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I have always been told to watch to see if ant-hole mounds are built up as a sign of imminent rainfall. My questions are,

if what I have always been told is true, then by what mechanism do ants 'sense' the imminent rainfall? Is it a case of sensing air pressure drop, increasing humidity or both?

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Thank you for the edit - I could not think of the word 'entomology' when I posted :) –  user3795 Jun 19 '13 at 21:24

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An article suggests that many animals and plants have an instinctual response to seasonal cues like light levels or day length (photoperiod). Also they may be influenced by circannual clocks which depend on factors like temperature, the photoperiod and the increase or decrease in food levels available. There is also some speculation that ants may be influenced by barometric pressure changes though there is no literature available for the same (reference). There are methods that ants have devised to escape rain some of which are mentioned in this article. You might be interested in reading this article on the spread of Argentine ants being influenced by rain.

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The circadian clock is a bit of a red harring here. Circadian and circannual rhythms are widely studies, and the molecular mechanism underlying them are quite well established (at least for circadian, less so for circannual). However, this does not imply in any way animals can sense changes in barometric pressure. They may or they may not, but circadian or circannual rhythms have nothing to do with that. –  nico Jul 12 at 10:03

This article claims that ants do sense approaching rain and modify their activities in preparation. The claim is not sourced. This weather site also speaks of ant mound-building before a rain but frankly places it in the "some folks say" category. The AntBlog is associated with AntWeb, a large multi-university-affiliated database. The author of the linked blog states that ants can sense humidity with their antennae, which strikes me as a plausible means of anticipating rain.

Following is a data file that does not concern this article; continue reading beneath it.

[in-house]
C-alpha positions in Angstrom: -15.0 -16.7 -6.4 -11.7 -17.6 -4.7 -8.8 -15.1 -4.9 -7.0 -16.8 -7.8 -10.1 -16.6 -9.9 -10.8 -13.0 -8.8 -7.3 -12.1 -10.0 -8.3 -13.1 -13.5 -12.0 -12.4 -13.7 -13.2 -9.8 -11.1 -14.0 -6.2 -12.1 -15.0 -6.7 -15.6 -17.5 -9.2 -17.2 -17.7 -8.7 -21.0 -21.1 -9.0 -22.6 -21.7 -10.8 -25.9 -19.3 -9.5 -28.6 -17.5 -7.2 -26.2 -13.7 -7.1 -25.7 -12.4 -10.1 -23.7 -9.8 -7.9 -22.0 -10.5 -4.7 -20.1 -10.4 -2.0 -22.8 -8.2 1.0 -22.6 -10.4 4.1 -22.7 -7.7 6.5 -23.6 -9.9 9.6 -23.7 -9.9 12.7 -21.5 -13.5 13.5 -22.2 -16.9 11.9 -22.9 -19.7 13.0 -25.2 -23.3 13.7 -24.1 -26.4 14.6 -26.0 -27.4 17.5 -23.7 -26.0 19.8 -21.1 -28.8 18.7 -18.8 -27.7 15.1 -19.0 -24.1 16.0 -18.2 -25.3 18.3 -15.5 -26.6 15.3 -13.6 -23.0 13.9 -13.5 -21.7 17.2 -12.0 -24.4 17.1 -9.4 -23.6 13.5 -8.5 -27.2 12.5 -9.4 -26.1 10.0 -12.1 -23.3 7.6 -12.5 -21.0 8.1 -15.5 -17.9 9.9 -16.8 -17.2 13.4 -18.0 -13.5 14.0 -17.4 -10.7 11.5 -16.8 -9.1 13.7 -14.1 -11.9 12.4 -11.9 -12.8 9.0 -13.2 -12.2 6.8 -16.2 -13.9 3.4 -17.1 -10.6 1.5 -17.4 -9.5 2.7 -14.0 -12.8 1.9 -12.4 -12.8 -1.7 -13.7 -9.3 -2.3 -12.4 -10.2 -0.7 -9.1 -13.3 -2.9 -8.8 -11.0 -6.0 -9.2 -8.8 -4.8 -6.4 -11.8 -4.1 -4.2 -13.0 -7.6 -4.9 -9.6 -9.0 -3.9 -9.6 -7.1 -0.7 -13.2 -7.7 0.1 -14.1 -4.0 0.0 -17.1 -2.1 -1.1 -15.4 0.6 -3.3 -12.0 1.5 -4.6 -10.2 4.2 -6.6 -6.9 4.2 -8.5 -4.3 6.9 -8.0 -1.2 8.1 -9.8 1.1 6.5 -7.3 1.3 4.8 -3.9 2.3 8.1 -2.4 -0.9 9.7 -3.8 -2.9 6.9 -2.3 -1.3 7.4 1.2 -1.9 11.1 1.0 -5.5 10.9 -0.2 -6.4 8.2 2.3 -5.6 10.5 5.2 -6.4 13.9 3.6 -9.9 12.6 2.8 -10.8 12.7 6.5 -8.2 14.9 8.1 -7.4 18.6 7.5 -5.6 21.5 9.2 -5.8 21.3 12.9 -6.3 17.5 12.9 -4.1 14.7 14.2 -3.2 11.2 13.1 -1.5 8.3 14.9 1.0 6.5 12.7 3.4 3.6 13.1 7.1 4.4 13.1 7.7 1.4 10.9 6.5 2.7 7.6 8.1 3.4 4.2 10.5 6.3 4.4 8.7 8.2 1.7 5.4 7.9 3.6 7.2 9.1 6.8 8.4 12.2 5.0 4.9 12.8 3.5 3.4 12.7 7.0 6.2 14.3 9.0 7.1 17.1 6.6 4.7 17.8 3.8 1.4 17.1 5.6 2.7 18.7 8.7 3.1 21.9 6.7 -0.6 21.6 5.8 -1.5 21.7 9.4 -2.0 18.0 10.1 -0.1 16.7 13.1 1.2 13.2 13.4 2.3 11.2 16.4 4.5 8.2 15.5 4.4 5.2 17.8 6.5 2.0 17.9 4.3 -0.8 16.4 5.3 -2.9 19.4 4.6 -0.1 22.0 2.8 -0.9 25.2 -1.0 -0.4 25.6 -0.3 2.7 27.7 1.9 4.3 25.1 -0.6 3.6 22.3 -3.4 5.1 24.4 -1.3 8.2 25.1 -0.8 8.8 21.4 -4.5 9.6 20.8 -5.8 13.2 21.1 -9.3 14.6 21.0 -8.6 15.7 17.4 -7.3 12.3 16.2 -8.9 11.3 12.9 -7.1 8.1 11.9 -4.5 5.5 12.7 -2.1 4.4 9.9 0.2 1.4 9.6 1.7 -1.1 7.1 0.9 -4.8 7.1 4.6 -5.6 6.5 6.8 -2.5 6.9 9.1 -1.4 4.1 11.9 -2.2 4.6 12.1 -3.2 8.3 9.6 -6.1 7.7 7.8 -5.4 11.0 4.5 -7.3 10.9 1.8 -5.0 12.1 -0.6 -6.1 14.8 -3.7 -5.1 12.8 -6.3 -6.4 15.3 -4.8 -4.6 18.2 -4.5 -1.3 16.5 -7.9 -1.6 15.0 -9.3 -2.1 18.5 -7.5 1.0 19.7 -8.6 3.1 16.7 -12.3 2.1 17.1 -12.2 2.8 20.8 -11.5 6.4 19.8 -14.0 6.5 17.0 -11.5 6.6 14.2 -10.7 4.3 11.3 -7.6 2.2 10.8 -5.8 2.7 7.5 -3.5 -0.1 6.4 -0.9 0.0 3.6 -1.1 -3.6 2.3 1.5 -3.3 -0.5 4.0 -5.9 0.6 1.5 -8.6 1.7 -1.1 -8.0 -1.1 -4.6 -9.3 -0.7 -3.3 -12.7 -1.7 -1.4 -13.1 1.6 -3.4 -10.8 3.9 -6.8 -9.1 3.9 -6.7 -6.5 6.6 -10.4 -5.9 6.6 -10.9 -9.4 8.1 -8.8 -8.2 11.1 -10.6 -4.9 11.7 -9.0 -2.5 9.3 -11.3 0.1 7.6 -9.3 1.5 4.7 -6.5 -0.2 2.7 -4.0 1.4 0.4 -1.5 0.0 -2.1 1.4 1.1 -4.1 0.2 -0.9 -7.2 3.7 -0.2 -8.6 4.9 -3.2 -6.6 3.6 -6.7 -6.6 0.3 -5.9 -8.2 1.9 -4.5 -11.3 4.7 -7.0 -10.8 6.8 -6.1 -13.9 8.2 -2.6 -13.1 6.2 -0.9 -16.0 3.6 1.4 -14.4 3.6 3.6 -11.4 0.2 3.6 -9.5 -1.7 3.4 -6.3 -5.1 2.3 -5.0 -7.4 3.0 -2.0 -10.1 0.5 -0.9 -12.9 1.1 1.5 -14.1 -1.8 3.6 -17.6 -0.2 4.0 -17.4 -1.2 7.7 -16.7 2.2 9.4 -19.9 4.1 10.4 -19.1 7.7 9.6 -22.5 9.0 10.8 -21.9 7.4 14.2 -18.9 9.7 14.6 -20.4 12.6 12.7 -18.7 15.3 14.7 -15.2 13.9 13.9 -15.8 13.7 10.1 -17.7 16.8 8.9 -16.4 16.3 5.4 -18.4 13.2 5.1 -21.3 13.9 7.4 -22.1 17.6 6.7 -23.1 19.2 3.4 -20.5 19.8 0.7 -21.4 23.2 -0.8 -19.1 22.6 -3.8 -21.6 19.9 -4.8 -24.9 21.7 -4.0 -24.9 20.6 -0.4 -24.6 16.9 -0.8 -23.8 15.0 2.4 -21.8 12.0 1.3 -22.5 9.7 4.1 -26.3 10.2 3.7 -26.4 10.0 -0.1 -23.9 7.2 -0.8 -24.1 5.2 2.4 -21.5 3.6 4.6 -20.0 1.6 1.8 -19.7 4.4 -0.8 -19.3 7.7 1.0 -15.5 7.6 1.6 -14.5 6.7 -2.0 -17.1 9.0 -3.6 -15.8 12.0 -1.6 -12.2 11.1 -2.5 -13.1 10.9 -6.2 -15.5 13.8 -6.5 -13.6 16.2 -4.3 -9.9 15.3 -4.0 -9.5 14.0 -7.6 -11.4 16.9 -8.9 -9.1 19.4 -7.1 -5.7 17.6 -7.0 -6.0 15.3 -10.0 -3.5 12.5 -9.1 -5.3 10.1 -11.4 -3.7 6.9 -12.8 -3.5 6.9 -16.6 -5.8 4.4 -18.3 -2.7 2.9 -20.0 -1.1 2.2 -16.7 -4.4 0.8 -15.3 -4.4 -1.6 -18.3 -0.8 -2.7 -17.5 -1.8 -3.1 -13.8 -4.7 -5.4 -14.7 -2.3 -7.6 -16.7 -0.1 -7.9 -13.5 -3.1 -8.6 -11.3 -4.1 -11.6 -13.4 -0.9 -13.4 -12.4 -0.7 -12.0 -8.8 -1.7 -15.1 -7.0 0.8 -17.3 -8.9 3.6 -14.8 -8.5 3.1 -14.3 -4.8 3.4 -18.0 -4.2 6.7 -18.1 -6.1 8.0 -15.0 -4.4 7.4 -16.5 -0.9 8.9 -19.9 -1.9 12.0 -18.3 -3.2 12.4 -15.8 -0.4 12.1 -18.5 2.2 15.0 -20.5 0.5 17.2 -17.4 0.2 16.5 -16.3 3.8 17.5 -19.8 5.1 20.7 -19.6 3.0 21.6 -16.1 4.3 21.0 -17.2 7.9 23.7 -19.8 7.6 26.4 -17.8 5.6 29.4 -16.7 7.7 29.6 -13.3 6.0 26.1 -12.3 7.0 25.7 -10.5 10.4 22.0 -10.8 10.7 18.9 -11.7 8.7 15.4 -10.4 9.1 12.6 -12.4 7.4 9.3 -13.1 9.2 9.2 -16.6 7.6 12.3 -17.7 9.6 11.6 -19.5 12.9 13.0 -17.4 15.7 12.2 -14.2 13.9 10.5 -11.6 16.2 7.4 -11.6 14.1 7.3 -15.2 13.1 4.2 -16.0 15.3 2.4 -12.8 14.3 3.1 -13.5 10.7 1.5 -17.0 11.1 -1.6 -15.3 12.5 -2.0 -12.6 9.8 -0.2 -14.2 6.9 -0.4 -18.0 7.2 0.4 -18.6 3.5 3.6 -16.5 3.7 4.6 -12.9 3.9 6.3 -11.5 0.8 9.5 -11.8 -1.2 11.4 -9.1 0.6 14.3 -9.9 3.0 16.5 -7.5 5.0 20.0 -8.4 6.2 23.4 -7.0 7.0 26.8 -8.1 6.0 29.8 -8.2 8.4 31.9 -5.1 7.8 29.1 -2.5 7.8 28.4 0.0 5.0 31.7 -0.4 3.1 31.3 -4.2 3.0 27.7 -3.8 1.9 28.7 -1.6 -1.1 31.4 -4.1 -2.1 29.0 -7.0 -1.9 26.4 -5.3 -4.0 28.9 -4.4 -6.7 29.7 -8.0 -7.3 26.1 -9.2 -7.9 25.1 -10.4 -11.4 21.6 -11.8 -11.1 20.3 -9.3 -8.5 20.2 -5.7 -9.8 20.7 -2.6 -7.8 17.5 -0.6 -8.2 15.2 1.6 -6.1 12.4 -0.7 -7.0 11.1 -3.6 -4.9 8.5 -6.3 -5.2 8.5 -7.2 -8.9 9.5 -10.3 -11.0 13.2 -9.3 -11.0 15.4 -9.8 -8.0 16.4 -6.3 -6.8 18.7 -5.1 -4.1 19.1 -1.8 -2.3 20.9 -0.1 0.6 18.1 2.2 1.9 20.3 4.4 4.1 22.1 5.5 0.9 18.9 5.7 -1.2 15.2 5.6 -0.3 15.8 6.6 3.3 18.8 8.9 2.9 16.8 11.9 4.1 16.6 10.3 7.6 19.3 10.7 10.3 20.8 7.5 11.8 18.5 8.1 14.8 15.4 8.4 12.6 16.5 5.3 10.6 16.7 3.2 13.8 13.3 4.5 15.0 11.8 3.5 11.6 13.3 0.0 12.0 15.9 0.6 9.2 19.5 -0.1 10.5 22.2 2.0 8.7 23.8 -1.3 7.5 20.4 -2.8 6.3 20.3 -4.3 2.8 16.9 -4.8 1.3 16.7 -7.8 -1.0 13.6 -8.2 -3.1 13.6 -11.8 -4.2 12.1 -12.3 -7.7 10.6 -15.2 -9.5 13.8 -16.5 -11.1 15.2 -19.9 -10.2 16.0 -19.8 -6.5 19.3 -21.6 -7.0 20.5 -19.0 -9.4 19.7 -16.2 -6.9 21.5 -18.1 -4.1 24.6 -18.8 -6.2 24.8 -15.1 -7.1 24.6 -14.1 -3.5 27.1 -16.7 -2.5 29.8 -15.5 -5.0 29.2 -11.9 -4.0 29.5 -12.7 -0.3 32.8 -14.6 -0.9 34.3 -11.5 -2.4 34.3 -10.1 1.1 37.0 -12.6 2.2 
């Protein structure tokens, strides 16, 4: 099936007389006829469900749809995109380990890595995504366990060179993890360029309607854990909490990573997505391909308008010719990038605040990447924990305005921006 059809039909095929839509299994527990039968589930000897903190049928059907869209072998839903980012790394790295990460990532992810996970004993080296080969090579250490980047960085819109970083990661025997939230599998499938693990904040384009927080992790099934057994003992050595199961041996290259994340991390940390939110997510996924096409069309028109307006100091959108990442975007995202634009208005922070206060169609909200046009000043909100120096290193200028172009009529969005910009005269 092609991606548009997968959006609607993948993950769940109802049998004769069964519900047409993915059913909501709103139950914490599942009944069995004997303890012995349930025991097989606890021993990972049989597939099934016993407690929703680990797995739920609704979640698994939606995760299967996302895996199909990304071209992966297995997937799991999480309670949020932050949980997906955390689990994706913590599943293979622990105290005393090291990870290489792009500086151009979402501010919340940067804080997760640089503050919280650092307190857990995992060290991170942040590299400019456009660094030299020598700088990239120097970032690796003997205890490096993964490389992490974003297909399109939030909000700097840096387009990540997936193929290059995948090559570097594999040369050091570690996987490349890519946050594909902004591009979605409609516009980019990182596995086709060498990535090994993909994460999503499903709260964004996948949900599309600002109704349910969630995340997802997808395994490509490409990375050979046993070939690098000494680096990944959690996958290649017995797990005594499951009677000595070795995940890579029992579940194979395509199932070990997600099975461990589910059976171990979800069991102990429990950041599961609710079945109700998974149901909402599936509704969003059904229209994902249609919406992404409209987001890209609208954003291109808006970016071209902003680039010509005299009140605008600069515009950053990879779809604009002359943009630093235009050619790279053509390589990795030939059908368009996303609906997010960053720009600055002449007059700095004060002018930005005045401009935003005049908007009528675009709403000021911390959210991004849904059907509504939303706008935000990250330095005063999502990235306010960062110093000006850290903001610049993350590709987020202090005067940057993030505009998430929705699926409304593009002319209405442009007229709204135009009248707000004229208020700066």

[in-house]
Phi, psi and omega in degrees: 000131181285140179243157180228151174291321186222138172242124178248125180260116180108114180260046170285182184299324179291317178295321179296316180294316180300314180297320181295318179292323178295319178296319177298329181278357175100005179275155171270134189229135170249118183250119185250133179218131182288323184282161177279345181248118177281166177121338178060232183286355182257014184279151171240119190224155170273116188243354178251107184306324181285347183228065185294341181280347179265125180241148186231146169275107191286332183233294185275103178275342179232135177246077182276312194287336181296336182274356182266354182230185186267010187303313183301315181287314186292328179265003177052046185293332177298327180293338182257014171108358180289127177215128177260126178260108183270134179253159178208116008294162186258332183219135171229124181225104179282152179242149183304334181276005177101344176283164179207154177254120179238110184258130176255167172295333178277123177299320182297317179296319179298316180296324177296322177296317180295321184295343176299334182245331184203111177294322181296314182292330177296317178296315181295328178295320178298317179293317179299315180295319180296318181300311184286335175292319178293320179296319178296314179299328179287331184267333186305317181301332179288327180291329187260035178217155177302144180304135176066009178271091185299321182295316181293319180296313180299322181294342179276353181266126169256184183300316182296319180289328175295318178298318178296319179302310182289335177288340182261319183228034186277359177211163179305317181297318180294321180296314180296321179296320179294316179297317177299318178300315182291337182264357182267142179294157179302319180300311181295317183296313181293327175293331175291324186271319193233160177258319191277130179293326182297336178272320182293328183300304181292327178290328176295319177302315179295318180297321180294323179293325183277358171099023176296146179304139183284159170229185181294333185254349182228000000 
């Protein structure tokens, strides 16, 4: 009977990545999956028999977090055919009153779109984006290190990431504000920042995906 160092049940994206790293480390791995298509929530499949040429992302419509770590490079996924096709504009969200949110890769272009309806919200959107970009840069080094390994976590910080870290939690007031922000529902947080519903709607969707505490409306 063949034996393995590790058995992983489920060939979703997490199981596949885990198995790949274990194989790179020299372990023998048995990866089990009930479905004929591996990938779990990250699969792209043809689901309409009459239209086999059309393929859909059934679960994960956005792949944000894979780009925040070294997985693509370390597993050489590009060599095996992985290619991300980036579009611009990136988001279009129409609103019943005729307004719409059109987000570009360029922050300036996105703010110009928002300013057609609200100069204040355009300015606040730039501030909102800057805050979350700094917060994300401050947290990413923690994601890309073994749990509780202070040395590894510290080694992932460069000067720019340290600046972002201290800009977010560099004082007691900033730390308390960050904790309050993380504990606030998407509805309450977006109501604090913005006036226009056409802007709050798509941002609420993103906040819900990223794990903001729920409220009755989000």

That ants might sense changes in barometric pressure is an intriguing idea but has not to my knowledge been demonstrated.

A 2010 article in Journal of Neurophysiology reports an almost unbelievable sensitivity to temperature in ant antennae, allowing them in principle to sense minute temperature changes ($0.005^o$C) over a wide range of temperatures and over 0.2 second time intervals (5Hz). This is said to assist them in orientation in their microenvironment but I think it goes a long way to accounting for an ability to detect looming weather fronts. Humans can sometimes 'smell' rain and we can detect gross temperature changes that almost always accompany rain, but to be able to detect humidity and micro-scale temperature changes would give the ants a real advantage in forecasting. After all, not all rainstorms are preceded by a dramatic drop in temperature but probably the majority are preceded by minute step-wise drops in temperature that evidently the ants can sense.

So while I think the building activity may be anecdotal (and probably true for some species) the ability to sense humidity changes and micro-scale temperature changes accounts for their ability to sense rain ahead of time.

Ants are very well-studied and it's hard to rule out that one has missed something. There are a few "ask the expert" questions on this topic online and no one seemed sure.

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